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New Discrimination: A dangerous shift for Hungary’s Roma

Roma communities throughout Eastern Europe experience discrimination every day from lack of access to quality healthcare to de facto segregation in many schools.

September 25, 2013 - Lili Bayer - Articles and Commentary

ozd-nepszabadsag picture by Konyhas Istvan.jpg

ozd-nepszabadsag picture by Konyhas Istvan.jpg

This summer, events in the town of Ózd in northern Hungary raised the spectre of a new, dangerous form of direct discrimination against the struggling local community.

Once flourishing due to the metallurgic industry, Ózd is located in a depressed area, afflicted by a high unemployment rate. Although officially only 7 per cent of the population have declared themselves to be of Roma ethnicity, according to some estimates one-third of Ózd’s population may have Roma origins.

In early August, the city council in Ózd shut off the 27 water pumps which supply free, safe drinking water to the town. According to the European Roma Rights Centre (ERRC), 500 families in the area do not have running water in their homes and thus rely on the public water pumps. The city council’s decision directly targeted the town’s Roma community, who make up the majority of those who cannot afford to have water in their homes. Although pressure from NGOs and international institutions ultimately forced Ózd to restore the free water pumps, the town’s ethnically-motivated decision to completely terminate a crucial public service to the Roma community marks a turning point in the form and level of overt discrimination against the town’s Roma minority.

In the past, discrimination against the Roma community in Ózd has been widespread, but nearly always masked. Like in many other villages and towns throughout Eastern Europe, dozens of Roma families were evicted from their homes in Ózd in the late 1990s and early 2000s for either failure to pay bills or simply because the town council wished to “remodel” and bring new – non-Roma – residents to their neighbourhoods. In the mid-2000s, one study found that Ózd’s emergency ambulance service tended to arrive later – or not arrive at all – when Roma families called for assistance. Despite the ethnic prejudice that has contributed to the evictions and unreliability of emergency services, the discrimination manifested itself indirectly, generally in the ways in which the town and individual bureaucrats chose to target Roma residents.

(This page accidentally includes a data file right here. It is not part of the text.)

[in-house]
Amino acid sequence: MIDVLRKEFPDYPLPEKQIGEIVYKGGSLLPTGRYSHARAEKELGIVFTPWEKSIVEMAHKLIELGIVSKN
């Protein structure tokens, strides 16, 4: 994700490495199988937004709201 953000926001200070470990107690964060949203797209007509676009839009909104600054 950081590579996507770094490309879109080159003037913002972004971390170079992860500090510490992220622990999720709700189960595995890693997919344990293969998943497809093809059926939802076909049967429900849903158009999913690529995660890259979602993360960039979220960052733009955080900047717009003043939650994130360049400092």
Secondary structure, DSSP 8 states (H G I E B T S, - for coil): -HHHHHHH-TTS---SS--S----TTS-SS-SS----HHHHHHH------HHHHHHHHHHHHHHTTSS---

When Ózd’s city council shut off the public water pumps in August, however, Ózd’s long-time indirect discrimination was replaced by direct and officially-sponsored racism. While previous discriminatory practices are perhaps equally harmful to the well-being of the Roma, in the past, authorities in Ózd have only engaged in small-scale racism – one missed ambulance, one apartment complex at a time – which could be easily disguised. This summer, the city council, which includes representatives from both the ruling Fidesz party and the opposition Socialist party, felt empowered to publicly and directly target the town’s most vulnerable population.

The city council’s decision to shut off the public water supply stems partly from the strengthening of Hungary’s far-right and a growing tolerance for racist public discourse in Hungarian society in recent years. The Fidesz government, while repeatedly attempting to defend its human rights record internationally, has done little to respond to racism domestically, even within its own party. As a result, discrimination is beginning to evolve from an informal and indirect practice into a potential public policy.

On the other hand, open and directly racist practices, especially at the local level, are not unique to Hungary. Most recently, authorities in Košice, Slovakia, have come under fire for tolerating the existence of a wall separating the town’s Roma community from the rest of the population. Local officials in places such as Ózd and Košice are becoming bolder and more assertive in publicly expressing their prejudices and implementing policies, which visibly disadvantage the Roma. Ultimately, these policies are designed to appeal to local constituencies which hold racist views. The latest European Commission poll found that only 9 per cent of Slovaks, 11 per cent of Czechs, 23 per cent of Hungarians and 47 per cent of Poles would feel “comfortable” about their children having Roma schoolmates.

While it is unclear whether political factors, economic hardships, or both are contributing to the persistence of these levels of prejudice throughout the region, so long as public opinion continues to hold such negative perceptions of their Roma neighbours, there is likely to be more and more alarming cases similar to that which took place in Ózd. Informal and indirect discrimination, which has contributed to the deterioration of the standard of living of the Roma since the transitions to democracy, will give way to more direct, officially-sponsored forms of discrimination, whether in the form of ending access to public services or formal attempts at marginalising Roma communities. Unless public attitudes change, Ózd’s public water pumps may again stop working.

Lili Bayer studied Russian and East European Studies at the University of Oxford. She is a contributing editor to Politics.hu, and a contributor to Vostok Cable.

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ozd-nepszabadsag picture by Konyhas Istvan.jpg


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